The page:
Smell a rat

Incest, bestiality and a disruptive rodent - FRANCOIS OZON's Sitcom certainly isn't light entertainment.

Words: Beth Williams

It's not Birds 0/ A Feather and it’s not Friends. Nevertheless, FrancOis Ozon's mowe Sitcom does, as its title suggests, describe the disruption of a French bourgeOis household by a new pet rat, in the style of a situation comedy,

'One of the reasons I used the sitcom format was because I found myself With limited means,’ says the director, 'It was a question of small budget,

'I am terrified of rats, so I thought it might be

therapeutic and that after the

shoot I'd be able to touch them. But it didn't work.’

Francois Ozon

choosing a single location, and

shooting Within one month However, although the sitcom style is

very familiar in our TV Culture, Ozon’s

use of it is by no means standard So,

while his film appiies the key features

of flashback and dream sequences, he certainly does not utilise them in the traditional manner. Similarly unconventional is his choice of a rat as the catalyst in transforming a normal French family into a bunch of sexual deviants.

’I wanted to have a foreign body coming from the exterior to bring mayhem to the nuclear family, and I realise that there are a lot of films that function that way, with a closed group and with an element, usually a person, coming in and disturbing it all. What I thought would be fun was to use not a man, but an animal.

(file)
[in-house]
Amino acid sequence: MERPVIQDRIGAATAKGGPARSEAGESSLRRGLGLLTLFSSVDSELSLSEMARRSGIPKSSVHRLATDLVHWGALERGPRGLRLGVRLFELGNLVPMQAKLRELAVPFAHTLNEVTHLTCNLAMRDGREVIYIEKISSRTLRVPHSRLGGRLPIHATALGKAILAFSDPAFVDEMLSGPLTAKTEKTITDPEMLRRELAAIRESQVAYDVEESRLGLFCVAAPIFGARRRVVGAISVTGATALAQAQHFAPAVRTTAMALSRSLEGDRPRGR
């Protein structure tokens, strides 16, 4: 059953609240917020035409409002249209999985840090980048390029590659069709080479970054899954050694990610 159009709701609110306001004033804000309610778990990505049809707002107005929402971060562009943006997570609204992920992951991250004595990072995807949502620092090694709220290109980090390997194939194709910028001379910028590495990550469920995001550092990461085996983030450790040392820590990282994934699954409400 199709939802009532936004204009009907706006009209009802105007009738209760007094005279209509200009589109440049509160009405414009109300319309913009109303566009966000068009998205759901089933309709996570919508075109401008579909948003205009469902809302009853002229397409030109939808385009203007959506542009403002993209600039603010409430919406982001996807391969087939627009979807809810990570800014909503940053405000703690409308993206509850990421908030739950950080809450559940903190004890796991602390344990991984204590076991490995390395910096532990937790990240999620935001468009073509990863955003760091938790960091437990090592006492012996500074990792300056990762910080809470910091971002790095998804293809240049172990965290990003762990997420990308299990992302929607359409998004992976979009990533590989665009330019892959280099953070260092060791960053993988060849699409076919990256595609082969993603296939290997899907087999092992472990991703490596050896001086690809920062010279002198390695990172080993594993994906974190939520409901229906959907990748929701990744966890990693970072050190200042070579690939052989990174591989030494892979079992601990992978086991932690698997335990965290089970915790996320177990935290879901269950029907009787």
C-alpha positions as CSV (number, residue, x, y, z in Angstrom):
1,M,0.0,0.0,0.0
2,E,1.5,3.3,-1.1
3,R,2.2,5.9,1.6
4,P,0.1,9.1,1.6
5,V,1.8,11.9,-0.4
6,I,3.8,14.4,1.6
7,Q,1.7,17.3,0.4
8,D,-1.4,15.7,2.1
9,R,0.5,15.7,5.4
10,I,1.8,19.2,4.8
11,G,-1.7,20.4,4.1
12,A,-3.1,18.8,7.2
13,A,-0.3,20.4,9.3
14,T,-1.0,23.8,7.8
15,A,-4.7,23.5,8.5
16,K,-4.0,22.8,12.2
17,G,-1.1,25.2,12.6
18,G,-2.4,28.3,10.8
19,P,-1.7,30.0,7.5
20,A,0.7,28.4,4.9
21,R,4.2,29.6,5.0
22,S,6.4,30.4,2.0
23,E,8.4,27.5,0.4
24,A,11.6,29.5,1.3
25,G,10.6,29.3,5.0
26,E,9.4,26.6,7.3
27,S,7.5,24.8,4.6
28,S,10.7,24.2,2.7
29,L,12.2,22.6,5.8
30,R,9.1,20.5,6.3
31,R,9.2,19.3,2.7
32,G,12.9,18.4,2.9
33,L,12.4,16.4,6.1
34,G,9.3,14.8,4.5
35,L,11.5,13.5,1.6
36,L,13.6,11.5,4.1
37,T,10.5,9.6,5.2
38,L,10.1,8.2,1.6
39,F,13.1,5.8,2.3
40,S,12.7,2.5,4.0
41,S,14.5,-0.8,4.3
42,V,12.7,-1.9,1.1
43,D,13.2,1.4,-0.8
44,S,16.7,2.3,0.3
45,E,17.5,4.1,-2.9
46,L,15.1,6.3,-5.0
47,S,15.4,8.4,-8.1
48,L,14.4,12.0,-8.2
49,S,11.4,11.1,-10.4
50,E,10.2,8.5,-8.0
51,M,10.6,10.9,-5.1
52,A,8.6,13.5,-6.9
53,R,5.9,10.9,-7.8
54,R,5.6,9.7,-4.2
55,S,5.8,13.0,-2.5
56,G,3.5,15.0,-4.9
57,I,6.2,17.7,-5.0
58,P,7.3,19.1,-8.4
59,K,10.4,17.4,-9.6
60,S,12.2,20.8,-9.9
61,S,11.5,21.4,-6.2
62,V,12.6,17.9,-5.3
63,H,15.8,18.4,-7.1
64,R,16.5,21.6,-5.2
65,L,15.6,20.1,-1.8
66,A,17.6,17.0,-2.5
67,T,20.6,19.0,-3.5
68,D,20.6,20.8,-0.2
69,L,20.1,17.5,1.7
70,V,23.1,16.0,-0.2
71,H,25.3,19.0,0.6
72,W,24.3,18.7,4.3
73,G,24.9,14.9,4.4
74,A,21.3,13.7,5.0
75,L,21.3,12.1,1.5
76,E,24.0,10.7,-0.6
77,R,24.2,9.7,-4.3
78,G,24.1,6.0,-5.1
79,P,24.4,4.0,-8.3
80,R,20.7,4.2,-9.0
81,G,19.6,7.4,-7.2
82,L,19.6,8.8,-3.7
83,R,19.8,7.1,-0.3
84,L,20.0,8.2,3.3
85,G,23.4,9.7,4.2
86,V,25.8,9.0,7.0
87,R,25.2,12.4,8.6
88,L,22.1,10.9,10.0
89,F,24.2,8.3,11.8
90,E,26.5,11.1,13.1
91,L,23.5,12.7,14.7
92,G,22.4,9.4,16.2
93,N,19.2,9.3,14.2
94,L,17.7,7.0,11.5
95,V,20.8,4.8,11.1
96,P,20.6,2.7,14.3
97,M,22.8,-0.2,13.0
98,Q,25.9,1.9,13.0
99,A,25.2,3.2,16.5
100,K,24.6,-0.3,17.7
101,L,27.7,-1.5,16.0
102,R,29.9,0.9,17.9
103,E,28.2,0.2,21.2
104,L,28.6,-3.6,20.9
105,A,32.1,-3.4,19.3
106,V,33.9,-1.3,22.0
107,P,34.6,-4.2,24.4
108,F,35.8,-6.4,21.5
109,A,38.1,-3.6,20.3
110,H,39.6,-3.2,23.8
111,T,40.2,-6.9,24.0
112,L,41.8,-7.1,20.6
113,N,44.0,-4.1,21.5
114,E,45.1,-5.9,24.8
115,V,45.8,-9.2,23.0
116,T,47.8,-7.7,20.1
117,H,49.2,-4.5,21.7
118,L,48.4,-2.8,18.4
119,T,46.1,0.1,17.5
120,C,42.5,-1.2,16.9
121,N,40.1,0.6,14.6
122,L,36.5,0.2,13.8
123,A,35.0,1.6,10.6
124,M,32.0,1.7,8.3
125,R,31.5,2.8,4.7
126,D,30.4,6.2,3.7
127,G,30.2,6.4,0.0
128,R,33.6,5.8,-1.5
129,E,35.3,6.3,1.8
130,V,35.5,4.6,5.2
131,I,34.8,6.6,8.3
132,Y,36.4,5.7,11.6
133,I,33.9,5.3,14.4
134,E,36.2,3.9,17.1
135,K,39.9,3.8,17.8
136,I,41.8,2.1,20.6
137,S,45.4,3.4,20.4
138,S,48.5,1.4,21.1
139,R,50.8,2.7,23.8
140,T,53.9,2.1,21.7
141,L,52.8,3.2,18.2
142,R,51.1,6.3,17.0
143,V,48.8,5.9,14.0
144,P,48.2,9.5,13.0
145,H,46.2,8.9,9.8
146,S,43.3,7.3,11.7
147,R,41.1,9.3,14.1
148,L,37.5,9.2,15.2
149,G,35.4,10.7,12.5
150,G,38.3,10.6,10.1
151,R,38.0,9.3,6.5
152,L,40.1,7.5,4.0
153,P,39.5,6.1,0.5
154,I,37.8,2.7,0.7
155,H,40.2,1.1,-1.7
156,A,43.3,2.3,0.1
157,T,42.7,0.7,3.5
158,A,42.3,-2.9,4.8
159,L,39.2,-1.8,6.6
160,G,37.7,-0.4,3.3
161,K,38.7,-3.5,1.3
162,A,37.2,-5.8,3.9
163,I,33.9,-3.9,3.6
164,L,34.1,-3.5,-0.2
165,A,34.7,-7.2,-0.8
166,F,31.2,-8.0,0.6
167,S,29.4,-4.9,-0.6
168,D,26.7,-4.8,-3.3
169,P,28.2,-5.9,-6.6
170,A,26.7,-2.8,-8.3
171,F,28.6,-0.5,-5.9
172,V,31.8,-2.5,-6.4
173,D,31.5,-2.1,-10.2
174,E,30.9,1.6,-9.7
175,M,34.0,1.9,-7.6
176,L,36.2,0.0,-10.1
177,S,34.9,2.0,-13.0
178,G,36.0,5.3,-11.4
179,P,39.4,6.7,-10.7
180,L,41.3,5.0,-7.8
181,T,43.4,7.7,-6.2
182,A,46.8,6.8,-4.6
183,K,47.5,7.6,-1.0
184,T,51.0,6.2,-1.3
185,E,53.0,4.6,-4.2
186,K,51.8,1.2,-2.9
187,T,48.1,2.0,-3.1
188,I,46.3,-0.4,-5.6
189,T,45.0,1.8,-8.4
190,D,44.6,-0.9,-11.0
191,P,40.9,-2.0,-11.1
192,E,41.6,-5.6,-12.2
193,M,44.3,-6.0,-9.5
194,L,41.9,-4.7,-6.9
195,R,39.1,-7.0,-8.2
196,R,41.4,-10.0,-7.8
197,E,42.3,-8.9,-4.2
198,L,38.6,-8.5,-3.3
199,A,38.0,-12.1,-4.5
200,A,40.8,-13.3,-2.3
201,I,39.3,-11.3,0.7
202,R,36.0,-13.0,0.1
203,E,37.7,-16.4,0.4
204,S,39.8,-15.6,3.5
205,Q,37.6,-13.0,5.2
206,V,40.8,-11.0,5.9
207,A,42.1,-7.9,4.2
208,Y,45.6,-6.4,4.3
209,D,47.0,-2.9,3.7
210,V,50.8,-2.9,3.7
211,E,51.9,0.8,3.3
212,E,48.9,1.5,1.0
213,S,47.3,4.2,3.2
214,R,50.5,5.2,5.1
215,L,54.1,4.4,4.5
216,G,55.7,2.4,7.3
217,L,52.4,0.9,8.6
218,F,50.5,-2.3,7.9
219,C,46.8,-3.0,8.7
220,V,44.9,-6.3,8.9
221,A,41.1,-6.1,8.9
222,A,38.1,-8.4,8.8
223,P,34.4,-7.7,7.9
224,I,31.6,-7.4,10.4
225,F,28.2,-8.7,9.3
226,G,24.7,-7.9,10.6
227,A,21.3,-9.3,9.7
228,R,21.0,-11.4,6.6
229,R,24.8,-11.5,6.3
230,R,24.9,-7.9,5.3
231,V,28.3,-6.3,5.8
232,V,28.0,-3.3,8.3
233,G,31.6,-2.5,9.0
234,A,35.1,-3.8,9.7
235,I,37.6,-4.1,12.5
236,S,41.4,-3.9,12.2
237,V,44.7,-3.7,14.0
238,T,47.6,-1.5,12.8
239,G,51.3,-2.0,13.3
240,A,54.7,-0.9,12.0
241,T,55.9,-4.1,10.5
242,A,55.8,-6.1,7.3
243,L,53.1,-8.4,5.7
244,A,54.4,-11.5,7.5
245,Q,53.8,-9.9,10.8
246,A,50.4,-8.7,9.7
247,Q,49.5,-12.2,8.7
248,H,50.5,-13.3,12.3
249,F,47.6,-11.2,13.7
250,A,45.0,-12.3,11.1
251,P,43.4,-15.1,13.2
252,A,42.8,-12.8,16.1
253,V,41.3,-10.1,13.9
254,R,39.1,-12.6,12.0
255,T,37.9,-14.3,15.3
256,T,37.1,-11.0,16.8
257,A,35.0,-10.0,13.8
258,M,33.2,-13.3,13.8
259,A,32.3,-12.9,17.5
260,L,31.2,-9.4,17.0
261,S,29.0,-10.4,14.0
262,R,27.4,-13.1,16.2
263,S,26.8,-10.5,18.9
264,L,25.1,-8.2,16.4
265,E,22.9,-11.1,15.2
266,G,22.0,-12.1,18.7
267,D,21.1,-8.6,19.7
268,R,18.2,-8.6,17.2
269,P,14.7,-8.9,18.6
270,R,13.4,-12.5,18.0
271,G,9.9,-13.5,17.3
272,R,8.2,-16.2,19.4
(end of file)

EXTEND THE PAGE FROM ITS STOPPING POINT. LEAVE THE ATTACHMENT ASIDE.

’I am terrified of rats, so I thought it might be therapeutic and that after the shoot I’d be able to touch them. But it didn't work. Luckily the actors had no problem with the rat. The actress who played the mother told me that if it had been a spider, she would have refused to do the part, but the only person who really couldn’t touch it was the actress playing the Spanish maid. What we ended up doing With her was making her wear a Wig when the rat was on her head, and we used a double when it was on her hand.’

With homosexuality, sado- masochism, bestiality and incest featuring side by side in the film, is Ozon deliberately trying to provoke?

’Not provoke, no,’ he replies ’More disturb and move, so that people see thrngs differently I want the spectator

preview FILM

Rat’s tale: director Francois Ozon with Evelyne Dandry (left) and Lucia Sanchez (right)

to question their conventions I like to reassure them and then pull the ground from under them.’

And Without giwng too much away, a prime example of Ozon's clever manipulation of audience perception is a scene towards the end of the film in which something unfortunate happens to the rat, something which is perfectly acceptable in parts of the world, but which Ozon gleefuliy declares 'has disturbed people even more than the scene containing images of mother and son having sex'

So, since the rat meets an untimely end and since Ozon still has his rat phobia, it seems pertinent to ask whether any animals were harmed during the making of the film.

’We used more than one rat and they were all different sizes. Some were fat, some were thin One has died since making the film, but that was not because of us'

Edinburgh Filmhouse from Fri 1 Ian. Glasgow Film Theatre from Fri 8 Ian. See review.

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17 Dec 1998—7 Jan I999 THE LIST 35